Perspectives of a Persian

Nedda Pourahmady

Many people are fascinated by my Persian ethnicity. Every time I go somewhere, whether it’s the grocery store or the mall, people will ask me about my name and where it comes from. For those of you who are curious, Nedda means “a voice from heaven.”

In the Persian culture, we are known for being friendly and helpful. We are a close-knit community that shares in one another’s triumphs, joys and even grievances. Growing up, I have adapted to this community and have taken on many of the beliefs that are accustomed with this culture.

I think I am quite different from the majority of college girls here at Kent State because of the way I was brought up. I think many girls are very flirtatious and easygoing with all guys, but I was taught to carry myself like a lady and never let my guard down fully to any guy. Additionally, I was lectured time and time again about the so-called “traps” that guys will set for girls. I believe I am wiser as a result, as opposed to many girls raised the traditional American way.

There is, however, a dark side to being raised in an Iranian family. To begin with, my parents are 10 times more strict than the regular American parents. I am 20 years old, and I still have a curfew. If things weren’t bad enough, I live at home and commute to Kent State every day, thus enabling my parents to keep a close watch on me at all times. Lastly, being the only daughter and the baby of the family certainly does not help my situation, making my father even more protective of me.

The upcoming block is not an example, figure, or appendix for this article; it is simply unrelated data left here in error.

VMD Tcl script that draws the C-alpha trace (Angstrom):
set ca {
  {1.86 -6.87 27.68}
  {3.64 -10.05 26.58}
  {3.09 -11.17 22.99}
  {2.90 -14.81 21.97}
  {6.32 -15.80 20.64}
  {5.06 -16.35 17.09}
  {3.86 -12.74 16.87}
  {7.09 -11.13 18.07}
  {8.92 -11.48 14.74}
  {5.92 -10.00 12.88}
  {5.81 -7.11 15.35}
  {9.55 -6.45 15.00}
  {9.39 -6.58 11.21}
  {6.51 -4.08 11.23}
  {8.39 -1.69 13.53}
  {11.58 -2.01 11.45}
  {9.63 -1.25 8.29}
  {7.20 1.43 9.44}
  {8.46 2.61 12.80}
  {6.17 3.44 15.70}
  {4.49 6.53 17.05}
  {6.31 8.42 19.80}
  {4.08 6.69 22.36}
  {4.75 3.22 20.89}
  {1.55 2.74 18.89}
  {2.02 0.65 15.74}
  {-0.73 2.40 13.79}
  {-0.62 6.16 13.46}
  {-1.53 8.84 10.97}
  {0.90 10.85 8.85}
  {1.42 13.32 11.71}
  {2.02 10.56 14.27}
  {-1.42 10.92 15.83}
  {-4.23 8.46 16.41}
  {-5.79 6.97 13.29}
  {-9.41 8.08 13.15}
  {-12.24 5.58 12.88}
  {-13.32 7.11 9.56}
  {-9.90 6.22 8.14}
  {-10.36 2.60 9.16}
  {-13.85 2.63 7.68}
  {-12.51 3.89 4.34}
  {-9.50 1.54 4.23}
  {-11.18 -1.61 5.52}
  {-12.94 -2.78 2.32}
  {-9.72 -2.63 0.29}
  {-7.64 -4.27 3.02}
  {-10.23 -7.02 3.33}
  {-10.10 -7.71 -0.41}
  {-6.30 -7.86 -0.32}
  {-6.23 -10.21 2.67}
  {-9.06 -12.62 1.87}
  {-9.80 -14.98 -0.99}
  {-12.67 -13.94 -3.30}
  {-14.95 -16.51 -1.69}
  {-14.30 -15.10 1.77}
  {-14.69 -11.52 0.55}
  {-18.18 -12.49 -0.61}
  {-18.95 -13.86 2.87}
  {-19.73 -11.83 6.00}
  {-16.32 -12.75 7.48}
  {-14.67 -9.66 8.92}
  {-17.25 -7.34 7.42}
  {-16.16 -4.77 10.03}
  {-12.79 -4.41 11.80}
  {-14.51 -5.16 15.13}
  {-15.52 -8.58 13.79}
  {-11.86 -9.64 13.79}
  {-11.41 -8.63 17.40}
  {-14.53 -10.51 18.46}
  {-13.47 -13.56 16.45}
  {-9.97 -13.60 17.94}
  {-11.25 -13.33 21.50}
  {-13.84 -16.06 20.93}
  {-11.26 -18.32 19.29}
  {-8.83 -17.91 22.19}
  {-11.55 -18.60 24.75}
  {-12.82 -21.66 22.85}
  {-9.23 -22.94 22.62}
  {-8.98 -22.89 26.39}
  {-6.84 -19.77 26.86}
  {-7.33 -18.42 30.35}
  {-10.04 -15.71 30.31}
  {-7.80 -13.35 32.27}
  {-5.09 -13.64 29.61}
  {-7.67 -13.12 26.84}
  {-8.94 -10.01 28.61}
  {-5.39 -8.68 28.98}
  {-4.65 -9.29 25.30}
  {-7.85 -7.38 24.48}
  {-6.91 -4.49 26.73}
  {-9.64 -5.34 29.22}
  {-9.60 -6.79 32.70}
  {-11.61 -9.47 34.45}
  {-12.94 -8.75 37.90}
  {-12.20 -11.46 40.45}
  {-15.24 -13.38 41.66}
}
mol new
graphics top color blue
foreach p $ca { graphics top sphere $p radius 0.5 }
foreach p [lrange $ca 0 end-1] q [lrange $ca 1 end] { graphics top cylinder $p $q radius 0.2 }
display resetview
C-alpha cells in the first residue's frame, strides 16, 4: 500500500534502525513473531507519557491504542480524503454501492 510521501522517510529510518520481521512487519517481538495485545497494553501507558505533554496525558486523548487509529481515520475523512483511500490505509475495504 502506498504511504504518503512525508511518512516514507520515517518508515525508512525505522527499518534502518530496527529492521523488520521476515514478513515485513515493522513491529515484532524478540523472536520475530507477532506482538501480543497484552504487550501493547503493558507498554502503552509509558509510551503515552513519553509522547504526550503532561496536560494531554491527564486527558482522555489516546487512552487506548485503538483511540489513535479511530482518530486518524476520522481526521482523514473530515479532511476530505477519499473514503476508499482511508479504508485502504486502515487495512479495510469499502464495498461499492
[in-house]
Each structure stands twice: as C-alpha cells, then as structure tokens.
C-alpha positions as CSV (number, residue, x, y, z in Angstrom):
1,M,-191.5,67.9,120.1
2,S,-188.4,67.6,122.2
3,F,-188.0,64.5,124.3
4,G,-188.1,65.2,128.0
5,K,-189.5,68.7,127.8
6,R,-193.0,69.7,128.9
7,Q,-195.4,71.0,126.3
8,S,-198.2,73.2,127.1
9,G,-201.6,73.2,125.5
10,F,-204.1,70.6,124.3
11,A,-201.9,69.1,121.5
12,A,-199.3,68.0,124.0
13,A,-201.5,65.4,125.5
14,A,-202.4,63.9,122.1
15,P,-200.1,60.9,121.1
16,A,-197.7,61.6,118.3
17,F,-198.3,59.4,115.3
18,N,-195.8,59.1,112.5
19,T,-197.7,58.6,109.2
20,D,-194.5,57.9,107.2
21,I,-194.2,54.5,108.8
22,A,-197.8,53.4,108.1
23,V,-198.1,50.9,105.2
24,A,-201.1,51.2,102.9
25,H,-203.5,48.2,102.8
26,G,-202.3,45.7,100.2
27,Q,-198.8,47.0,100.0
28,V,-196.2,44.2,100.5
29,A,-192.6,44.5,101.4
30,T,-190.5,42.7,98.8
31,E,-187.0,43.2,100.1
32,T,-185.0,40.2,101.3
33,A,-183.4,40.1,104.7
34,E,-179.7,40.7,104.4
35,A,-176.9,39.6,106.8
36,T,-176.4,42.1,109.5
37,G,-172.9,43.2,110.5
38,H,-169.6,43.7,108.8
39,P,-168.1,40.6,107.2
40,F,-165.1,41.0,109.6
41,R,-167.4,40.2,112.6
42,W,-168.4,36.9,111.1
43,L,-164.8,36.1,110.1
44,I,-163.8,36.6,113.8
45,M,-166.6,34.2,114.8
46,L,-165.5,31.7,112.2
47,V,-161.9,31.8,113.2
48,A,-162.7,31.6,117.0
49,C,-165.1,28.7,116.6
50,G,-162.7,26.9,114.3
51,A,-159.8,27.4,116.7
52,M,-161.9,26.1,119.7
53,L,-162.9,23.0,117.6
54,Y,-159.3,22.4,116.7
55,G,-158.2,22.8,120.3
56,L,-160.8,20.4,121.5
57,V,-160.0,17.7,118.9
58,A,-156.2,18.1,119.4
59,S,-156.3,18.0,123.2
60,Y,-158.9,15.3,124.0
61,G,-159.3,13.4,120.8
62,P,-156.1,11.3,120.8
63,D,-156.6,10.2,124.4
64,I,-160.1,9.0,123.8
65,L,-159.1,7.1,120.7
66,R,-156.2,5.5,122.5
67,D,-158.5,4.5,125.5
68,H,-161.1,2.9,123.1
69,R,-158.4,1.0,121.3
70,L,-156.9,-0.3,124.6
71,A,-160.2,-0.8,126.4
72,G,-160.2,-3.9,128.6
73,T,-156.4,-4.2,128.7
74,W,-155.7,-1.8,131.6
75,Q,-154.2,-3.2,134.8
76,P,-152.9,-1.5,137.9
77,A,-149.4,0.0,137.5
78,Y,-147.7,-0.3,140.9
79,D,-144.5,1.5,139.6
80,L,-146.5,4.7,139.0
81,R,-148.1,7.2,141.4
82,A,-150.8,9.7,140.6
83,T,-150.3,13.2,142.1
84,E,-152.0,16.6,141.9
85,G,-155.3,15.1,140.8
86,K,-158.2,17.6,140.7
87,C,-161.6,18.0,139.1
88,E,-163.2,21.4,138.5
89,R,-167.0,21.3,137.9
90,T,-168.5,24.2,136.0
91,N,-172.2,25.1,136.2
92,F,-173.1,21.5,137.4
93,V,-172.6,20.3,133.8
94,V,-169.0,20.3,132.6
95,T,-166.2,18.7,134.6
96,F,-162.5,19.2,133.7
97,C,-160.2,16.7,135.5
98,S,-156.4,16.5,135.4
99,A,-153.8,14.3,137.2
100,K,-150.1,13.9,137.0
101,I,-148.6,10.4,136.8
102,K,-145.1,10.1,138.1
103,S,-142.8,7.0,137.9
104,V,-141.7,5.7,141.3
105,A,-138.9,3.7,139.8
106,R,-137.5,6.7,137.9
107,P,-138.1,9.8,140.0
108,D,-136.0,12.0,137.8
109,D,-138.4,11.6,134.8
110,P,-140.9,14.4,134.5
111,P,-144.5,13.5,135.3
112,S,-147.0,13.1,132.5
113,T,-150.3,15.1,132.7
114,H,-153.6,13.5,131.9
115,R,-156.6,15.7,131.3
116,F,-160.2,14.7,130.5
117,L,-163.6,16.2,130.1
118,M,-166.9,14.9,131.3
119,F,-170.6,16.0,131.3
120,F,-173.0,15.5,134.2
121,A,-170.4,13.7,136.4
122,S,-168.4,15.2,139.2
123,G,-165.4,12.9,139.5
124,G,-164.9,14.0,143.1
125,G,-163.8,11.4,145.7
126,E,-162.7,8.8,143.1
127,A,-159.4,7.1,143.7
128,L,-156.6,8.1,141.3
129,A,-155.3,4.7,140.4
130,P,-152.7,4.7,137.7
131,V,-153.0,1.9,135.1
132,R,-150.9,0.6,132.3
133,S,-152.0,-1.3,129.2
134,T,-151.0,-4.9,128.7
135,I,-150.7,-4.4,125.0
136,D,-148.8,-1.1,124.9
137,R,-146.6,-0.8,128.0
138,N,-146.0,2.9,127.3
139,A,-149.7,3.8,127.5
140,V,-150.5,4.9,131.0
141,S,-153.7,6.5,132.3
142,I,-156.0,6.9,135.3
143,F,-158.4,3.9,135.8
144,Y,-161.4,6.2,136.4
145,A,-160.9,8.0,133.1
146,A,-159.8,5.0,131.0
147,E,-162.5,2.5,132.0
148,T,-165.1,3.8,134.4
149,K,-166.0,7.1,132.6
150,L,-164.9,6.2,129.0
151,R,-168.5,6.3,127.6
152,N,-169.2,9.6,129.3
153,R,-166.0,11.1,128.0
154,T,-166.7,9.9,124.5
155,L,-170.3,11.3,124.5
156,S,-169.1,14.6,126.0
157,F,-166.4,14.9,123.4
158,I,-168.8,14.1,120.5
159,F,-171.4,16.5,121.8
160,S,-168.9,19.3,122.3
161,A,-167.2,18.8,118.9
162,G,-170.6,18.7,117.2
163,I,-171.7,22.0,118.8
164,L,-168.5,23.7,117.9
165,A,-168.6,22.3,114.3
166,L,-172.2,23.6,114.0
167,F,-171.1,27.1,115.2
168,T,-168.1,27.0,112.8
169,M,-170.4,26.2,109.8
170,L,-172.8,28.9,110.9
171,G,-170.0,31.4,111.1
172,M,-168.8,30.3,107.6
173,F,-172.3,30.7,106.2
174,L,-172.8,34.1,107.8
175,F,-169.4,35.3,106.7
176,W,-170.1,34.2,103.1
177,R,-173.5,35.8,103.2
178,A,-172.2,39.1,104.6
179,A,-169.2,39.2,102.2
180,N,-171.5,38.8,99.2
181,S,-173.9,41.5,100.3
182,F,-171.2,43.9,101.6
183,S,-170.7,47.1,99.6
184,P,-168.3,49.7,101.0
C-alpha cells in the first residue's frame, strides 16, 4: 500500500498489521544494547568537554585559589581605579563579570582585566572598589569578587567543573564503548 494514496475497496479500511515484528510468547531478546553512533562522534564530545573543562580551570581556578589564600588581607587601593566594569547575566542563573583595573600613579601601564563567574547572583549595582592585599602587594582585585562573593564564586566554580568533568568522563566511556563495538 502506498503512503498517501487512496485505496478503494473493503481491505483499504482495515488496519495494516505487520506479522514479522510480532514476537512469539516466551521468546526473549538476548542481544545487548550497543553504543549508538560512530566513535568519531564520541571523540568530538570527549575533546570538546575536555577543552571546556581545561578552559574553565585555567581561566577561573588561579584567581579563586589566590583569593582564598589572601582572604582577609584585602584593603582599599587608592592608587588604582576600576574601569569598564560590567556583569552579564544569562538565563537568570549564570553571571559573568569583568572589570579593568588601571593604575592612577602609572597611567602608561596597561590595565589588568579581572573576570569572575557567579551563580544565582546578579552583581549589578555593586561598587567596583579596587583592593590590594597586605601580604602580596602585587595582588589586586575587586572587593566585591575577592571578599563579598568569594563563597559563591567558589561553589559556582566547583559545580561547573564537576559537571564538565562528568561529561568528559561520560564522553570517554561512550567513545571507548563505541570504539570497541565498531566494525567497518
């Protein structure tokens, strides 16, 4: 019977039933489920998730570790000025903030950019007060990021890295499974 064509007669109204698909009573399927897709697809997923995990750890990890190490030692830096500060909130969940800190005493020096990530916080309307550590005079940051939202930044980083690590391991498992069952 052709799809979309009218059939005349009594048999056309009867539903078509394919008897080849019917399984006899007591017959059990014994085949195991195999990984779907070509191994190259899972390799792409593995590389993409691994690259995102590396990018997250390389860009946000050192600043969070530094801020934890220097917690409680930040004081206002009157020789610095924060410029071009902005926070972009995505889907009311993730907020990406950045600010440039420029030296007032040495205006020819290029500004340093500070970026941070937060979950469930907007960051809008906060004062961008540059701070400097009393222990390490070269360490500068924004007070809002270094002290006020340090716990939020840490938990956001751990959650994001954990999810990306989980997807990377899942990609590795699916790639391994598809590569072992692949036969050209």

Although my parents are overprotective, I do find a real sense of security being a part of my family. Even though I am unhappy with some of the ways I have been raised and wish I could sometimes have more freedom like all my friends, I know my parents care more than the average American parent.

Some benefits of being raised in this culture include being able to really stand up for yourself and what is right, truly caring about others and not having the urge to gleefully jump up on the bandwagon as soon as it rolls on by. I think it’s really a shame, and quite sad, how television and other societal influences can really impact this young American culture. I will never forget the time I saved my ex-boyfriend’s life after he had taken pain pills with beer and was driving us practically off the road. I feel that my upbringing prepared me to handle the situation accordingly. I forced him to pull over, and I took over the wheel.

I see that so many young people at our university are involved with drugs and alcohol. I am not saying having a little fun now and then is bad, but once again I have been brought up to stay away from any abusive substance. Being brought up in this culture helped me stay on track and keep my goals set, and I thank my parents for their guidance.

Nedda Pourahmady is a junior newspaper journalism major and a columnist for the Daily Kent Stater. Contact her at [email protected].